My father is an inspirational leader. Now in his late seventies, he works harder than most fifty-year-olds. Each year we go to conferences to speak and share our ministry with others. Dad is the first to arrive and the last to leave our vendor booth. Just when our feet are killing us and our will to continue is fading, Dad cheerfully encourages us and then reminds us of his three golden rules: “Don’t sag; Don’t lag; Don’t brag.” His pep and vigor always motivates the team to work hard till the end.
Here are my father’s three golden rules for conventions:
#1. Don’t Sag
You’ve seen them, the vendors who sit behind their booth scrolling aimlessly through their phone, looking like they wish the floor would open up and end their suffering. These are the breakers of rule number one. It’s possible they began well, but these rule-breakers have no stamina for long days standing on cold concrete. They seem to think that their fancy booth display should be the magnet that attracts hundreds to them, when in fact their own sag is sending the message, “Do not approach, I am not worth talking to.” Now in the sagger’s defense, it is incredibly difficult to maintain a cheerful, ready disposition when people seem to barely look at the sparkly banner that took hours to design.
My father would say, “Your sign is nothing without you. Stand up, direct your gaze to people walking towards you, smile and say something.”
What you say is crucial. That brings us to rule number two.
#2. Don’t Lag
Now that you’re standing up and making eye contact with people you need to engage and be engaged. Resist the urge to “bark.” Yeah, you know those people at fairs who stand at their booth and yell, “Get yer popcorn.” I’m serious about this. I’ve seen it happen. Usually it’s a bit more savvy, but this is not what don’t lag means. Instead, make eye contact, smile and say, “Good morning. Are you enjoying the convention?” If all you receive is a cursory nod or grunt, no fear, stay standing and greet the next person. When they slow their pace and respond, ask another question such as, “What are you looking for today?” If you are selling self-help books and they say, “car parts,” respond with good humor with something like, “I don’t have car parts, but I do have (insert product name). May I share about (insert company or product) with you?” If they say yes, it’s time to share your resources in a succinct, clear way. The lag is almost behind you don’t screw it up by oversharing. Keep it short and then ask one last question, the close. The close is something different for every company, but don’t shrink away from it. Just beware the brag.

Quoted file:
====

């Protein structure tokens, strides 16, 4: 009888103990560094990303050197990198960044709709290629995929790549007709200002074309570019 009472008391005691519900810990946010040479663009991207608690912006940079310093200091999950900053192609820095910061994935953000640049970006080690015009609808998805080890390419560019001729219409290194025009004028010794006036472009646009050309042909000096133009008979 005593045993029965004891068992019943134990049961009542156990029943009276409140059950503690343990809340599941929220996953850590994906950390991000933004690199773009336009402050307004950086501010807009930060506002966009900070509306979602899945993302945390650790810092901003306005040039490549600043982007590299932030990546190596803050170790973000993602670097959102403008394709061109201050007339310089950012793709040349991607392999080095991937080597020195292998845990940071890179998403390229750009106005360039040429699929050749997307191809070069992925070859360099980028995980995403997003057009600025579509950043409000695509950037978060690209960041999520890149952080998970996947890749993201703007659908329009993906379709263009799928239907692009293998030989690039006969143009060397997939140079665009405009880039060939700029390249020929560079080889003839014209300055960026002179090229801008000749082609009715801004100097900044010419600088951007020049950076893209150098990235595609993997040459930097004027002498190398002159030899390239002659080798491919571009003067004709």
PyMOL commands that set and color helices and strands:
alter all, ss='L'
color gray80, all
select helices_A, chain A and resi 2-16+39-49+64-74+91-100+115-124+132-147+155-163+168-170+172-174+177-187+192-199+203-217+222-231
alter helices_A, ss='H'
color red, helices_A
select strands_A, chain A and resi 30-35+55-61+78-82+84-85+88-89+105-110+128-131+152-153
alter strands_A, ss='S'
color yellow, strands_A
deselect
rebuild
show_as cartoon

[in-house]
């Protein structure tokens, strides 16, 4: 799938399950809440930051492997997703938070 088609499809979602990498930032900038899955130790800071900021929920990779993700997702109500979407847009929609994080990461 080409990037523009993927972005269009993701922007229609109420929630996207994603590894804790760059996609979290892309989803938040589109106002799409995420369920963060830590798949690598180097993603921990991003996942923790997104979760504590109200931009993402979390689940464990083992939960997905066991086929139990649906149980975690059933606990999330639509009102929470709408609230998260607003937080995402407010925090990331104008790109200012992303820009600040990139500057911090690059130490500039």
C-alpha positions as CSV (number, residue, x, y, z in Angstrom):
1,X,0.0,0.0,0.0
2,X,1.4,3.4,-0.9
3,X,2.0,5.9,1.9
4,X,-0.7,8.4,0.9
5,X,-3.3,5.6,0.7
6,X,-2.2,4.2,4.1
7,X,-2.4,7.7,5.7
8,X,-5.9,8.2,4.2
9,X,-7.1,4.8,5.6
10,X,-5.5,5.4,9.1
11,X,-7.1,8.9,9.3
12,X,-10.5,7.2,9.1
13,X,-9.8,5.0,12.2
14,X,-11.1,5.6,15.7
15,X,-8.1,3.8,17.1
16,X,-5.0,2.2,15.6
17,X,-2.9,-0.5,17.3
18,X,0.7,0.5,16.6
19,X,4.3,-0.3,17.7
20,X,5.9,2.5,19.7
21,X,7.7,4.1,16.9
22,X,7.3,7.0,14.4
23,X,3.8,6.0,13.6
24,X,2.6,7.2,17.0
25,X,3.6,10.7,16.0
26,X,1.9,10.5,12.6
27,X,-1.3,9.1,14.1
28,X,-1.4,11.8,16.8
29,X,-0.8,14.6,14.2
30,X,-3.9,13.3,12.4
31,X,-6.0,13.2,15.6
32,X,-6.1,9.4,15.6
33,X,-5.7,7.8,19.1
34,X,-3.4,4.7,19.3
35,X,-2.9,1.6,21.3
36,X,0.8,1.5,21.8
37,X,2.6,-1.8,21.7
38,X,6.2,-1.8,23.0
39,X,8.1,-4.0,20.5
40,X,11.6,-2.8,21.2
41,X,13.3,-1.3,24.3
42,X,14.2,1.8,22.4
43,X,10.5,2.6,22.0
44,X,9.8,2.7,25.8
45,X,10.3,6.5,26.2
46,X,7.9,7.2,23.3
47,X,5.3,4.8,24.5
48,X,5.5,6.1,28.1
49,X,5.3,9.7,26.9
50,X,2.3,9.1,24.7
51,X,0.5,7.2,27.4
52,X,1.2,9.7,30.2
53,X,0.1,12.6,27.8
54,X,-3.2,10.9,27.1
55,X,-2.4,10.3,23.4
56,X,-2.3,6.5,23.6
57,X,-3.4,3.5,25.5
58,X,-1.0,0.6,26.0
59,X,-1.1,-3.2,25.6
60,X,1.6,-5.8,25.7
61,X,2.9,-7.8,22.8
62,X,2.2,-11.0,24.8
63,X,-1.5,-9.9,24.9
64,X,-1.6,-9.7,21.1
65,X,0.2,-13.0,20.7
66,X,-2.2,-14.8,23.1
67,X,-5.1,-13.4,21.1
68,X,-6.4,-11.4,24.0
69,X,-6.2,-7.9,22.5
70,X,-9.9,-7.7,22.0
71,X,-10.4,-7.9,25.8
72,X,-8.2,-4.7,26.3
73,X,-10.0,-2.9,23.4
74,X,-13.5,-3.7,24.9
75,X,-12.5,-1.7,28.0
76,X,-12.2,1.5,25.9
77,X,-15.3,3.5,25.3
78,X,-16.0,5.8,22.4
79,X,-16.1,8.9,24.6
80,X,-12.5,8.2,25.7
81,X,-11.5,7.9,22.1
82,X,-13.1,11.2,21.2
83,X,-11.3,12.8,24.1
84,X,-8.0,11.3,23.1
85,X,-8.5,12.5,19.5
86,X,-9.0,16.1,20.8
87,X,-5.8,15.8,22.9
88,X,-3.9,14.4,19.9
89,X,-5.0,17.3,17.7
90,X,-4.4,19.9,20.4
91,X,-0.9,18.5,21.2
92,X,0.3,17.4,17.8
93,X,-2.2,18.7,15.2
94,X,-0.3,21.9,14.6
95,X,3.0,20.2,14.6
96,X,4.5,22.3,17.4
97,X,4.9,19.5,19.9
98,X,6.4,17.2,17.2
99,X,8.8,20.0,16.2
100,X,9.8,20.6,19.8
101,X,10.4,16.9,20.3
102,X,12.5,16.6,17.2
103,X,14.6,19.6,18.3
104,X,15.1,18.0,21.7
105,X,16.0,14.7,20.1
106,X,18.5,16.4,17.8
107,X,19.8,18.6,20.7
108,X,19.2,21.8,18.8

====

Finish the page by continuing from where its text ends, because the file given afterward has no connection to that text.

#3. Don’t Brag
This is a feisty little rule that will sneak in at the last minute if you don’t watch out for it. This is especially true if you’ve been standing all day and feel that maybe you’ve not made enough connections or accomplished your company goals. Suddenly, you find yourself sharing how your company beats the competition and nobody does it better than you. Pausing, you pant just a little and say the dreaded words, “Do you want to buy something?” All your hard work of not sagging or lagging goes up in a puff as your audience walks away empty handed.
My father has encouraged us to avoid the brag by remembering we are not sales people. We don’t merely want to sell the stuff we came with. We want to connect in meaningful ways with people in order to give them the opportunity to use our resources to enrich their lives or the lives of others. Okay, I know, by the end of day two your feet are burning and you really do want to just sell the stuff you came with. Just wait, because day three of every convention is why you’ve been following these rules. On day three, you must diligently avoid the lag, sag, and brag.
For us, day three is the busiest day of a convention. People have heard us speak in our breakout sessions, or made a connection with us at our booth, and now they want to go home with something that can help them do the work they need to do. One convention we were so busy the vendors around us kept asking if we were the keynote speakers. They’d been lagging and sagging all weekend and couldn’t figure out what was happening at our booth. If we’d had the time, we would have shared our golden rules with them.
So when is your next convention? Are you ready to practice the three rules? Yes, you may accomplish some company goals, but the biggest reward just may be that you walk away with dignity and perhaps a few new friends.